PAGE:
Before 1760, it is not clear who prepared and distributed these shipping lists, but in that year the Society for the Registry of Shipping, a collective of subscribers, was established. Although Lloyd’s Register had an institutional history separate from that of Lloyd’s insurance market, its membership in the early 1780s included many insurers from Lloyd’s, including John Julius Angerstein, the broker who in 1771–1773 helped to fund New Lloyd’s Coffee House and to lease rooms for the House in the Royal Exchange. Underwriters clearly felt the need for accurate shipping information, and indeed they dominated the lists of subscribers to Lloyd’s Register of Shipping, but it is important to note that the Registers are not lists of ships insured by Lloyd’s, as several historians have stated. They are simply lists of ships that might be candidates for insurance.

The Registers compiled shipping information supplied by surveyors based in major British and Irish ports and updated entries from members’ contributions. The ‘Surveying Ports’ changed over time, but always included London, Liverpool, and Bristol, Britain’s three largest ports, as well as Dublin and Cork, Ireland’s largest. By 1789 the other vessels surveyed were docked in Belfast, Cowes, Dartmouth, Exeter, Greenock, Hull, Lancaster, Leith, Londonderry, Lynn, Maryport, Poole, Portsmouth, Waterford, Whitehaven, Workington, and Yarmouth. In the late 1770s, 38% of all ships listed had been surveyed in London, with Liverpool accounting for another 11%, Cork for 10% and Bristol for 8%.

In London, clerks collated, alphabetized and printed the information provided by the surveyors. The printed Registers were then posted to subscribers, many of whom updated their lists. If subscribers returned their corrections to the Society, new information was inserted and the revised Registers posted back. This updating service seems to have been available on a weekly basis and was not cheap—the annual subscription in 1760 was 12 guineas. Additions and emendations were made in two ways. First, for ships already listed, outdated information was crossed out and new information was stamped in between the lines or in the margins in a similar typeface. Second, newly surveyed ships were entered, non-alphabetically, in supplements corresponding to letters of the alphabet.

The pre-1800 Registers with their green covers became known as the ‘Underwriters’ Registers’ or ‘Green Books’ to contrast with a rival publication, The New Registry of Shipping, published first in 1800 with a red cover, and known as the ‘Shipowners’ Register’ or ‘Red Book’. The New Registry was issued by a ‘Society of Merchants, Shipowners, and Underwriters’ who became dissatisfied at the way the Green Book classified the build and age of vessels, two criteria that impacted upon a ship’s value. The Shipowners’ Register added as survey ports Exmouth, Falmouth, Plymouth, Starcross, Teignmouth, and Topsham. The Green and Red books coexisted until 1833 when, after negotiations beginning in the mid-1820s, the two organizations merged. The two Registers followed the same columnar format, and initial research suggests that there is little difference in the shipping information contained in the two books.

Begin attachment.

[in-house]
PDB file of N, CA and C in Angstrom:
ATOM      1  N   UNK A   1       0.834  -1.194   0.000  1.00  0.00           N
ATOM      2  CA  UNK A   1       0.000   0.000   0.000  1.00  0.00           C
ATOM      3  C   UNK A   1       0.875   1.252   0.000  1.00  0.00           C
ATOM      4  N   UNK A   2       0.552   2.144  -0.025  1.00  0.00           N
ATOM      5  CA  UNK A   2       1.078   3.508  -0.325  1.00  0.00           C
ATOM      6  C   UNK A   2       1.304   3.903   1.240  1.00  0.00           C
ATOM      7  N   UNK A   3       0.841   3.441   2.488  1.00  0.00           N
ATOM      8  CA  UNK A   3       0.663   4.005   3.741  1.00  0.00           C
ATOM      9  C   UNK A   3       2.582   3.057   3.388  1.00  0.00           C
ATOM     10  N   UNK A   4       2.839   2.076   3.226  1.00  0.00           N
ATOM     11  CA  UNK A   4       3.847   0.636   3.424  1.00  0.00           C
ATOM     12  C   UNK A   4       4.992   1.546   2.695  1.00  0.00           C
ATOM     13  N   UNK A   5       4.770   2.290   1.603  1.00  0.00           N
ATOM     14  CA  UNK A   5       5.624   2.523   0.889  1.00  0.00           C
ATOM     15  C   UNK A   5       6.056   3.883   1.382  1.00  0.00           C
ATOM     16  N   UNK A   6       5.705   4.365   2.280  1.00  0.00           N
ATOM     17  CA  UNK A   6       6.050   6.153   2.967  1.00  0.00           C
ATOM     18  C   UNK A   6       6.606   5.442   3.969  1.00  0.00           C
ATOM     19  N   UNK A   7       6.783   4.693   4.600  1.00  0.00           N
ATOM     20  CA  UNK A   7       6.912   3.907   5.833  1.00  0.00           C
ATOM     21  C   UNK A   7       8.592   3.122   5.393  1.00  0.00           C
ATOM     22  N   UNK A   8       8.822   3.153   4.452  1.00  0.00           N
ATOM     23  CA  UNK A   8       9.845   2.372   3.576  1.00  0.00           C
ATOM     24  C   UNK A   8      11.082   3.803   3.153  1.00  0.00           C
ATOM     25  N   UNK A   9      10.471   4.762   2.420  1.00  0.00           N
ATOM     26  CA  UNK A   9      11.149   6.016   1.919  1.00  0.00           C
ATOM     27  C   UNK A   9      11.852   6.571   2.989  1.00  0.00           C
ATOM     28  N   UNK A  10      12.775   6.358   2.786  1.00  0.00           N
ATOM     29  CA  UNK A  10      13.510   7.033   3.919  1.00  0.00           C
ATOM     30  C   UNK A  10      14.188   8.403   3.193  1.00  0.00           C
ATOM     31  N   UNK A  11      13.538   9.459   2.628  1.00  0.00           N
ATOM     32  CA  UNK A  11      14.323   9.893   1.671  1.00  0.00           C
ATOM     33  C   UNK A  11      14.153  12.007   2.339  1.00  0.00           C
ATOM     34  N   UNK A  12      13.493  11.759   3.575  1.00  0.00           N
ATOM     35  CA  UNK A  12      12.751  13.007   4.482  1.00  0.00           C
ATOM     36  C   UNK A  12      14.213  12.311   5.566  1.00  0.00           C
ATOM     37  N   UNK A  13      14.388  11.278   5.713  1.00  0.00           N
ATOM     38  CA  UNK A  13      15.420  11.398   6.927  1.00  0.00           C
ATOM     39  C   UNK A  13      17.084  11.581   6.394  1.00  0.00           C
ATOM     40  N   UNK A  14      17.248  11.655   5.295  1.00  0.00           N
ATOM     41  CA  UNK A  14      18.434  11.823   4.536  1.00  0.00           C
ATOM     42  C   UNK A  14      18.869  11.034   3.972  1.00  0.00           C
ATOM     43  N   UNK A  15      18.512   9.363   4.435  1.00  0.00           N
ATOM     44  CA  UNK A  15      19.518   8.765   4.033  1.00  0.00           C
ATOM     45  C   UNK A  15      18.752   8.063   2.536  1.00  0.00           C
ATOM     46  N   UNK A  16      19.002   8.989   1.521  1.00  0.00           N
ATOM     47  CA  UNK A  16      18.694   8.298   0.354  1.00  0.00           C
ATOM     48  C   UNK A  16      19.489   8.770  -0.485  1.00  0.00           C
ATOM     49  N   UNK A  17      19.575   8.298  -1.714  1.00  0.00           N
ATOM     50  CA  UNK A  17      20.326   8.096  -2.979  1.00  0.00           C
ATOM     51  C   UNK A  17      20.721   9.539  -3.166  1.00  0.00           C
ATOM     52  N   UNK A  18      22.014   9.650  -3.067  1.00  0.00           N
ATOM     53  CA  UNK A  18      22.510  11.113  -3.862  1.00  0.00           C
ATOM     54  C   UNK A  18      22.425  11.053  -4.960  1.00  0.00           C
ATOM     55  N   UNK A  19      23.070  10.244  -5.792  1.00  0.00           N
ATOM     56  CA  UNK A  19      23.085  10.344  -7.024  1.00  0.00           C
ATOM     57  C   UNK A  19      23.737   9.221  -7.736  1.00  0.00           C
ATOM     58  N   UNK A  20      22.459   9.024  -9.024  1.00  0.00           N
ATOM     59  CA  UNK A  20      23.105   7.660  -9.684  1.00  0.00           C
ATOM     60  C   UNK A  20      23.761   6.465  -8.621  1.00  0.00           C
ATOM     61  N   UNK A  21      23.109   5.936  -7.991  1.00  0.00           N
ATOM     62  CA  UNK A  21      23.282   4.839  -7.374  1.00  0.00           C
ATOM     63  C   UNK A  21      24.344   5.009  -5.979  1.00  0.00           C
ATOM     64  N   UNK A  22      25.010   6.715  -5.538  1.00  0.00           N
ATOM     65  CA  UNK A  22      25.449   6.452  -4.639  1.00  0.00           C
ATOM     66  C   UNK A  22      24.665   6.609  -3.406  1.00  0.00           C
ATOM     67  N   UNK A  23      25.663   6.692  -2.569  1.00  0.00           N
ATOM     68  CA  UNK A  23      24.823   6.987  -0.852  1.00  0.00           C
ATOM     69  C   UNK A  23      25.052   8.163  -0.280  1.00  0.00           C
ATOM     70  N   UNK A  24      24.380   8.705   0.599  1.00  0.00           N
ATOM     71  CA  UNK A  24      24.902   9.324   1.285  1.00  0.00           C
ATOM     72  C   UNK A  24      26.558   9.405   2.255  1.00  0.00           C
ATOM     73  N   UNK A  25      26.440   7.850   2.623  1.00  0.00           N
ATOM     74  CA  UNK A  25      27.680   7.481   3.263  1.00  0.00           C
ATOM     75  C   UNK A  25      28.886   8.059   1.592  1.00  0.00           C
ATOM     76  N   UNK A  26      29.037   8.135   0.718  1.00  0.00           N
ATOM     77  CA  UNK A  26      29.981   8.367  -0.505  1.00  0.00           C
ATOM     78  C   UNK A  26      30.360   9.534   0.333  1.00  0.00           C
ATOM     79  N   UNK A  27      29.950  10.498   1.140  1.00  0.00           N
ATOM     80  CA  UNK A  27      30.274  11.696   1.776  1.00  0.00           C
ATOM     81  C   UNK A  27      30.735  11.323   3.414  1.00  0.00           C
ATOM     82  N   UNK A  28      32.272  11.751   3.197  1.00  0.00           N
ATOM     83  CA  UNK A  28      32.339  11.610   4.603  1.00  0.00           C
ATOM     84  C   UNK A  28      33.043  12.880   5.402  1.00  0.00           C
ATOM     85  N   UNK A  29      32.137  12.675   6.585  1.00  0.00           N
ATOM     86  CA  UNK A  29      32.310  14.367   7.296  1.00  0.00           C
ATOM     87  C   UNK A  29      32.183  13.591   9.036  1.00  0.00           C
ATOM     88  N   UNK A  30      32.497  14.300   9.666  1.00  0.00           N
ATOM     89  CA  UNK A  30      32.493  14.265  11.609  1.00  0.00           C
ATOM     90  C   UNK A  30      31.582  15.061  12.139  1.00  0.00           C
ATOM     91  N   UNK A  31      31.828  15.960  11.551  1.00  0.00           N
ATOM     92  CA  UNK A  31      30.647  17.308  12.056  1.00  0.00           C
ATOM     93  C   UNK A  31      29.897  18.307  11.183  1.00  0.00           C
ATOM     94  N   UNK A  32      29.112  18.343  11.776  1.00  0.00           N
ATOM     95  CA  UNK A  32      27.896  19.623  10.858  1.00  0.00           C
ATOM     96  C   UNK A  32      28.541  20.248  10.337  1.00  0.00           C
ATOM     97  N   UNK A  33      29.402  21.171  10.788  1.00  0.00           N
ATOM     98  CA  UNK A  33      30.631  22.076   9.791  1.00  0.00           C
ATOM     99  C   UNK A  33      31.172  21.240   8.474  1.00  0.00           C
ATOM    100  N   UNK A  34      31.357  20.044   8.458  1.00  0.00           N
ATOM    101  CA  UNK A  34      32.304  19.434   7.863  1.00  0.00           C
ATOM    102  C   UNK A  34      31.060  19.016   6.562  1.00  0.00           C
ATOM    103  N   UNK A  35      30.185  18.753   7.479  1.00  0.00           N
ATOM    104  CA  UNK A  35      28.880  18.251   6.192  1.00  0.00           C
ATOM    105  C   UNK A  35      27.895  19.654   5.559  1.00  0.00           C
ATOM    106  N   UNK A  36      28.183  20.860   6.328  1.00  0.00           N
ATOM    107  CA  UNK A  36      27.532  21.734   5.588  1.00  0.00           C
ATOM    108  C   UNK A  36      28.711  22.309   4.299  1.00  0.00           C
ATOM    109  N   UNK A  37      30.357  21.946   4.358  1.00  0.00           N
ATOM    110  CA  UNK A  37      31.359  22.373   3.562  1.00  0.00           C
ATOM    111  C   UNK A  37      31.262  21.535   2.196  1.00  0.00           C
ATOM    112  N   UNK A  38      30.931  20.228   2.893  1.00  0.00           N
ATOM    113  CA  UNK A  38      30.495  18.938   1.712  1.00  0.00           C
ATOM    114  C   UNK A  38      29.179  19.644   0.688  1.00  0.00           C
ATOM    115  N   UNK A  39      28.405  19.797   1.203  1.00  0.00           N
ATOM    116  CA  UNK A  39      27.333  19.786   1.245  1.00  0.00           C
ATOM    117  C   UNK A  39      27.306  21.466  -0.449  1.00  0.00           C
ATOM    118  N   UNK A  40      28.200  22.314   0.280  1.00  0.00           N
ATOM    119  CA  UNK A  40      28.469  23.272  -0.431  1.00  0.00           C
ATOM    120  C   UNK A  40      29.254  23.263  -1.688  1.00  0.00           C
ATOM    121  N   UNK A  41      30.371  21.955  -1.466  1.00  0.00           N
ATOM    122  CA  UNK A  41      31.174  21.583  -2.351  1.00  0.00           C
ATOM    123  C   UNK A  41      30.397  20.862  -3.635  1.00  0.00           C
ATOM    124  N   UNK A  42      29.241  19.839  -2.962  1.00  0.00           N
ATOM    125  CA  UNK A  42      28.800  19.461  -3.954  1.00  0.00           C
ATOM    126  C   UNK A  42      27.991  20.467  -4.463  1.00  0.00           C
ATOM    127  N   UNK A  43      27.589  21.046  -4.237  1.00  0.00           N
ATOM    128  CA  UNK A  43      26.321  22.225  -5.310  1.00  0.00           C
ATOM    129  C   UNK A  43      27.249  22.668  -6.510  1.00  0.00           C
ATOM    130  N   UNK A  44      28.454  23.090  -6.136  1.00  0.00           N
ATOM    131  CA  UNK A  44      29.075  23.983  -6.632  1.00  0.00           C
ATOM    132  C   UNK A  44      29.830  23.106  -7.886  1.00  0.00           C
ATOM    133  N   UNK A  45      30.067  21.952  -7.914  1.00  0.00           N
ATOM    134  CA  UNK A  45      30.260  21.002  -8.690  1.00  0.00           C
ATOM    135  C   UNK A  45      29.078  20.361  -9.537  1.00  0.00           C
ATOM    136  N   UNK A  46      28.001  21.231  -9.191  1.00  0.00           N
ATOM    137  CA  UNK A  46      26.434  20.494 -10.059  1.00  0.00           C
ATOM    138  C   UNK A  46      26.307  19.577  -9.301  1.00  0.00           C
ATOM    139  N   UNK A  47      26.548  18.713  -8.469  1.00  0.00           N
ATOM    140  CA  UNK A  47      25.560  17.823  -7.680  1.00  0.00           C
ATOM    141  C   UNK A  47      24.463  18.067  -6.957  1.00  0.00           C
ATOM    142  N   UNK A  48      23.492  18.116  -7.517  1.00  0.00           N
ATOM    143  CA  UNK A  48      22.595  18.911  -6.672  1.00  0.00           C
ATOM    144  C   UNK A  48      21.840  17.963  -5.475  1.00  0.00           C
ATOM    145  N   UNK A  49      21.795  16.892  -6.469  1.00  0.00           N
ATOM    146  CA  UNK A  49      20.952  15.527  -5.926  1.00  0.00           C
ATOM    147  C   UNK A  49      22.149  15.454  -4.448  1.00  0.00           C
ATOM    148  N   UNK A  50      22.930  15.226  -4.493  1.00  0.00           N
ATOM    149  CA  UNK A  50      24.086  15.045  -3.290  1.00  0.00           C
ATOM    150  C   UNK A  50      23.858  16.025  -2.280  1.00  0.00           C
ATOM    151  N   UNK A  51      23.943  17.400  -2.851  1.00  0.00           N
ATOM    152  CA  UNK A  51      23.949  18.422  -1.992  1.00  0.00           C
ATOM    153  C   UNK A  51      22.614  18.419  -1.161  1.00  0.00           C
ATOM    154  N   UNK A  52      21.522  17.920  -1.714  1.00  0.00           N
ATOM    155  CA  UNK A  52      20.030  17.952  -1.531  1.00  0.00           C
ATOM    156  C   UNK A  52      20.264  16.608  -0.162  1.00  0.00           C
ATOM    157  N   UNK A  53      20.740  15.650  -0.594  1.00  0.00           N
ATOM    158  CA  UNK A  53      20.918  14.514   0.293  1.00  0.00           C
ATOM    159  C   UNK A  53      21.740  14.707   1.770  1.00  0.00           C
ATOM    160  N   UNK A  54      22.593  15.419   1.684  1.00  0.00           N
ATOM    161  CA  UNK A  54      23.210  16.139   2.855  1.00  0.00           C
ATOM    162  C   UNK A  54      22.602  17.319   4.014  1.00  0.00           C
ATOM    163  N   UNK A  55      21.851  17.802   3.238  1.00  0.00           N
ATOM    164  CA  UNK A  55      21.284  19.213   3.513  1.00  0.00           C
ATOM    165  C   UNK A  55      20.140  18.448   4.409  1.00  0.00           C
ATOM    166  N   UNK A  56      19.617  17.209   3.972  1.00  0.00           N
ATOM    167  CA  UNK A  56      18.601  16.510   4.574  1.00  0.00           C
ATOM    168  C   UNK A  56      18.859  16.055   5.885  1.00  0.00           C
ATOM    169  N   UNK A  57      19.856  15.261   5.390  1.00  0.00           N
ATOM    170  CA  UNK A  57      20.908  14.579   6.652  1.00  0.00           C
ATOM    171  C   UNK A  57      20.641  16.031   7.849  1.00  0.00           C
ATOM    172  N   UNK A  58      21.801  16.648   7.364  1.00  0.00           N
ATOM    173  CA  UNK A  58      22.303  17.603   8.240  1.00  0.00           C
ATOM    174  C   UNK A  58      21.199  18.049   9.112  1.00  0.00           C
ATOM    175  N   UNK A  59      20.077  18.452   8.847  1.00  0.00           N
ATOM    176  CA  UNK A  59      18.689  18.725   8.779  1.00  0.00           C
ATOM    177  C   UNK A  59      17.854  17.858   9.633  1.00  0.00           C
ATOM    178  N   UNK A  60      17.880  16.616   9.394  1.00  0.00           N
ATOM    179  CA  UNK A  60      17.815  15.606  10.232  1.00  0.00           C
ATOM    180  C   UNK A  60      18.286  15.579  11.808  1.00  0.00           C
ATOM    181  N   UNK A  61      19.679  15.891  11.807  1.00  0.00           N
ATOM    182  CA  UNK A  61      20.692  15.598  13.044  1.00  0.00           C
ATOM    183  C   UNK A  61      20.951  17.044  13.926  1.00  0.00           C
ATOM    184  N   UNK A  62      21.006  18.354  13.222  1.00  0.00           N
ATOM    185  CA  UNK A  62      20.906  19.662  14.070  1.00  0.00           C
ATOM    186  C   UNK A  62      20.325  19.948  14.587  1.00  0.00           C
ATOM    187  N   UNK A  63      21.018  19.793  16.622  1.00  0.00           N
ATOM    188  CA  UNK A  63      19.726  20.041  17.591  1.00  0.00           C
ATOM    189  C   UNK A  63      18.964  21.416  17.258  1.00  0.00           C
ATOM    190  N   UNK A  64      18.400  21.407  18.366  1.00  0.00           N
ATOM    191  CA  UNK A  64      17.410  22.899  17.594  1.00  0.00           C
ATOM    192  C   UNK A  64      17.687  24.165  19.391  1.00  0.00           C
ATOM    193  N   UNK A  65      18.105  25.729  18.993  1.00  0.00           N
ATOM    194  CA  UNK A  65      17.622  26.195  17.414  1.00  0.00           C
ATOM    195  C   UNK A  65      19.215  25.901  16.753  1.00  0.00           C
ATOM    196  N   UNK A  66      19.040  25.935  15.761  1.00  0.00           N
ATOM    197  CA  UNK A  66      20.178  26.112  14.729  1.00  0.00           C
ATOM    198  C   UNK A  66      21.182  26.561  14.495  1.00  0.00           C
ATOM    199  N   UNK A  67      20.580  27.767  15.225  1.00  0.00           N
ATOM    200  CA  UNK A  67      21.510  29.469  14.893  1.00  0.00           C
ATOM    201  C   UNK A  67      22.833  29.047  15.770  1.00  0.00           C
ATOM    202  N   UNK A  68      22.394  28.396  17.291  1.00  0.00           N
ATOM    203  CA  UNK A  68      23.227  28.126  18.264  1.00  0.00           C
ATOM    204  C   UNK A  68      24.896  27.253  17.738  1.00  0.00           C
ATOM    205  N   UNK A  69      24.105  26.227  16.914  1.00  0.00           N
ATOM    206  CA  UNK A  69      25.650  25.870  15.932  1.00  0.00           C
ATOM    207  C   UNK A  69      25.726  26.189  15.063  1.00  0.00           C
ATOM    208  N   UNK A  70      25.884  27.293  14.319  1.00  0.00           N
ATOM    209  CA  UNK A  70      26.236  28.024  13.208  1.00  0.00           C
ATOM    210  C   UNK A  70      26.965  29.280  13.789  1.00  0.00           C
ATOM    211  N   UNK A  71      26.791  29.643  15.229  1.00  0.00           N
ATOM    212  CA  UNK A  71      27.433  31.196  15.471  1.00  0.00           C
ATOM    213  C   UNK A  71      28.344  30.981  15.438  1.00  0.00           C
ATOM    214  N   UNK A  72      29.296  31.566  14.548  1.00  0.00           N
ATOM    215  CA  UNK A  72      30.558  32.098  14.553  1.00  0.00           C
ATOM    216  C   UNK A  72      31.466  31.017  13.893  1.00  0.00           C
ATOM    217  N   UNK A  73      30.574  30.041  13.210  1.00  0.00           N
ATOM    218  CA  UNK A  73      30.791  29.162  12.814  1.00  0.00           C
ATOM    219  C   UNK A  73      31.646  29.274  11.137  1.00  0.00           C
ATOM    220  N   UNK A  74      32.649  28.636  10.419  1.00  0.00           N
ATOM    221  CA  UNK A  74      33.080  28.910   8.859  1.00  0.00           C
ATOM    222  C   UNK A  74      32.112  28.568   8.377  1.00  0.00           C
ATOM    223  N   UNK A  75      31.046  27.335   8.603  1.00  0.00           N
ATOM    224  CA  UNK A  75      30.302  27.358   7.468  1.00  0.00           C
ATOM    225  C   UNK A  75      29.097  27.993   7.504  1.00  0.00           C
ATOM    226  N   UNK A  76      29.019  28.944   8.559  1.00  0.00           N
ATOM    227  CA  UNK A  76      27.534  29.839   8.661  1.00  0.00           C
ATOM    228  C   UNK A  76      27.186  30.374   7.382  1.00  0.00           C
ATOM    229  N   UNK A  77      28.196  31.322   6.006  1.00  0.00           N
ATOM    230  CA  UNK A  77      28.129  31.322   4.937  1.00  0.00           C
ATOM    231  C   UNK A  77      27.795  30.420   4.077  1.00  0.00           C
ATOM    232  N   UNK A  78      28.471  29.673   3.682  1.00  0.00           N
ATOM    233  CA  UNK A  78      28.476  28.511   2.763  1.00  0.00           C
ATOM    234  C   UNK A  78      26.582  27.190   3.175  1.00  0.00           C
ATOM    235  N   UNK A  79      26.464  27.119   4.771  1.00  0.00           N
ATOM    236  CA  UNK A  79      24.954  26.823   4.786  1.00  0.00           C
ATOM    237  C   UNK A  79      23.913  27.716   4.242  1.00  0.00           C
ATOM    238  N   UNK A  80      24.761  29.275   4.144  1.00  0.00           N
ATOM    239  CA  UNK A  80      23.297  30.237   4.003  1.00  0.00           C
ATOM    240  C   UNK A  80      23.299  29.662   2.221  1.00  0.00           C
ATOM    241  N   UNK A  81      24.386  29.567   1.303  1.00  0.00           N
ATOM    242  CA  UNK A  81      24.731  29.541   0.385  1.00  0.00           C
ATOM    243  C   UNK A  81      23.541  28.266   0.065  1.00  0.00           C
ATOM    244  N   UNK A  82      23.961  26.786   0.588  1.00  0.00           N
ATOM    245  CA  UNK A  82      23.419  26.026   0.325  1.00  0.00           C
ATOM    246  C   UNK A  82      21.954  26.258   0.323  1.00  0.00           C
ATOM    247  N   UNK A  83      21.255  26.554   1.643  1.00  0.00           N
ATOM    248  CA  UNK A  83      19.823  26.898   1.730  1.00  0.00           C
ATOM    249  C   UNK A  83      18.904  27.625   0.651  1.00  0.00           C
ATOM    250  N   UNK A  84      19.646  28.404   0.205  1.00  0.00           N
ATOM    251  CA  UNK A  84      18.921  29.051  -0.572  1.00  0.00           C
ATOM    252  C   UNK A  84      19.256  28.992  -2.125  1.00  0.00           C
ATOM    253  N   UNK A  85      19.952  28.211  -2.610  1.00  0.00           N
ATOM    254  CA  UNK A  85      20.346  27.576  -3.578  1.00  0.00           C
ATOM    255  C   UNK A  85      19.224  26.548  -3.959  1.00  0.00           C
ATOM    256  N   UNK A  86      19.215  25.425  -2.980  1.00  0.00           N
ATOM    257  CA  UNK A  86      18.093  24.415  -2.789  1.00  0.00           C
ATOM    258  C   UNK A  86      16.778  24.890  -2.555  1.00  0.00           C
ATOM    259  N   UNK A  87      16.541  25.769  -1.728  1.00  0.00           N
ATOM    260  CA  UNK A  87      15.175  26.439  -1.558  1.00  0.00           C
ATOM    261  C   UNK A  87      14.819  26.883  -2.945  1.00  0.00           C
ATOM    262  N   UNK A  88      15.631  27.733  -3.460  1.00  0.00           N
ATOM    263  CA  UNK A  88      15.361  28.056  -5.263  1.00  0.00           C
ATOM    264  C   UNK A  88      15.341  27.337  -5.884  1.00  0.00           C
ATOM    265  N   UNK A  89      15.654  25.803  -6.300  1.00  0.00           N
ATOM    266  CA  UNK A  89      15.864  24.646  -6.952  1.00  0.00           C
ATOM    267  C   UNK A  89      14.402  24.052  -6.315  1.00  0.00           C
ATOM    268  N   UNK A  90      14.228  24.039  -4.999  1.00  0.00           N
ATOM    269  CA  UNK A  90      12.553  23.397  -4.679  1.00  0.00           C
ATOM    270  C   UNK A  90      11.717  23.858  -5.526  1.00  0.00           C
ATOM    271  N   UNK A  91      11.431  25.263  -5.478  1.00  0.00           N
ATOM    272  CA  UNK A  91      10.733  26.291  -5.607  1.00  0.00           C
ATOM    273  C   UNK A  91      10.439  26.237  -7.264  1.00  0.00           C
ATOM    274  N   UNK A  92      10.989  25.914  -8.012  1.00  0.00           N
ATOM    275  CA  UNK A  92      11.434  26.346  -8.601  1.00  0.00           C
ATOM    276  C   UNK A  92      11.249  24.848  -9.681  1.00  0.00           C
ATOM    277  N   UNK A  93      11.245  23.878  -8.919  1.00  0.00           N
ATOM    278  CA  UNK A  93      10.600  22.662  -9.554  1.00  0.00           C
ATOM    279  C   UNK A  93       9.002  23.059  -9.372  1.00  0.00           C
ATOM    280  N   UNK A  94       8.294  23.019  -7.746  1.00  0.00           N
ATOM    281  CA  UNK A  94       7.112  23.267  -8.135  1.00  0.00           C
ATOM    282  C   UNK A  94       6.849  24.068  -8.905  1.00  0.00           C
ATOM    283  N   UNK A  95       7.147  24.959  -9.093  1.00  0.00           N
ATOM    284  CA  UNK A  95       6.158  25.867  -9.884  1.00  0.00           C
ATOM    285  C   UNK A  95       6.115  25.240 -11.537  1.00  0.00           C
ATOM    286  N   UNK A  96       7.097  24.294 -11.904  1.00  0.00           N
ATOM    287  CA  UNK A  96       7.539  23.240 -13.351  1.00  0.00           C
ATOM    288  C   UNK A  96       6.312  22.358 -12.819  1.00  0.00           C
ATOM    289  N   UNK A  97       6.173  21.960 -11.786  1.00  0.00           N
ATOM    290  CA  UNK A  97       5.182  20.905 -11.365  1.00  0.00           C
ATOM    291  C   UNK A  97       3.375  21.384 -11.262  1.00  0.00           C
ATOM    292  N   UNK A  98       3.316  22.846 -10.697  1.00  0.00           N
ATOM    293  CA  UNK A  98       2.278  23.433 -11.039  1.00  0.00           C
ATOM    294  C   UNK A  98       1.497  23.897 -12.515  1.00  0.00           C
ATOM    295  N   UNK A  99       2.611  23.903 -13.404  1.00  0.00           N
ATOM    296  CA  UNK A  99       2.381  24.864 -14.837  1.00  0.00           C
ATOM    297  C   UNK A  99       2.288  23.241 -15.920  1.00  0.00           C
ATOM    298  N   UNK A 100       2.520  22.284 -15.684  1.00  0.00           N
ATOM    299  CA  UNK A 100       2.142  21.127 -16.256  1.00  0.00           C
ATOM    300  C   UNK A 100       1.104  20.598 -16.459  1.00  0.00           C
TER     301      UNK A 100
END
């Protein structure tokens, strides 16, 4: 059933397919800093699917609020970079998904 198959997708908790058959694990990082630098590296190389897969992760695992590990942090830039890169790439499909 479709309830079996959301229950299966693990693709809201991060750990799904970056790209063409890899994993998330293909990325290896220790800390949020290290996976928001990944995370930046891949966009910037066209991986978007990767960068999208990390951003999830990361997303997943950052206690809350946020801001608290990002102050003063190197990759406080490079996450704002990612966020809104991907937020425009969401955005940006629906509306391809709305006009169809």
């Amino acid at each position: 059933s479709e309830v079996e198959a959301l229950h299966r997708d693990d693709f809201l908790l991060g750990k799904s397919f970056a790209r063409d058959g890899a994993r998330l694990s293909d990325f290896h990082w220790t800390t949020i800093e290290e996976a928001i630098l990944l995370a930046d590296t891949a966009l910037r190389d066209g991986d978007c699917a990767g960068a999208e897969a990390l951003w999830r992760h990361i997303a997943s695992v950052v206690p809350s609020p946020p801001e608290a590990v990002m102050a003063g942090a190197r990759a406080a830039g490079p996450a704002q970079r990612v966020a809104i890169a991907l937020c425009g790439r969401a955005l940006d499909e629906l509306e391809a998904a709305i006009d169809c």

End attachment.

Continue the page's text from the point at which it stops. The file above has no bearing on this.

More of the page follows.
In their decision to create a rival Shipowners’ Register, the first editors of the Red Book acknowledged the value and purpose of the Green Book. In 1799, they stated that the underwriters’ register

was at length arranged in a manner that gave general satisfaction; and having continued above twenty-four years to be the record of the age, burthen, build, quality, and condition, of vessels and their materials, marked according to the opinion of skilful and diligent Surveyors, (employed by the Society in all the principal ports of the kingdom), had become a Book of Authority, and, in a great degree, governed the Merchant, the Ship-Owner, and Underwriter, in their opinions of the quality of Ships for the purpose of freighting goods or insuring, and consequently, in a great measure, regulated their value.
Writing in 1799, the editors thus dated the authority of the Green Book to 1776—24 years earlier—focused on the skill of the surveyors, and noted the influence the books exerted on insurance and freight rates. The editors created the rival shipowners’ register to redress, in their minds, the under-rating of vessels from British outports, hinting that the Green Book’s surveyors may have inaccurately gauged a vessel’s year of construction. But we have few other clues about the comprehensiveness or accuracy of the range of shipping information contained in either the Green or Red books. To assess the usefulness of Lloyd’s Registers of Shipping as a source for maritime historians, one needs to compare the Registers’ information with shipping data found in individual ships’ registers, muster rolls or commercial gazettes.

The information in the database comes exclusively from the Green Books.

For further reading on the Lloyd's Registers, see:


Acknowledgements

This database and website have been created thanks to a grant from Lloyd's Register Foundation and with the support of Vesalius College, Brussels and NUI Galway, Ireland. We acknowledge the support at NUI Galway of the Whitaker Institute, the Socio-Economic Marine Research Unit, and Duanaire: a treasury of digitial data for Irish economic history.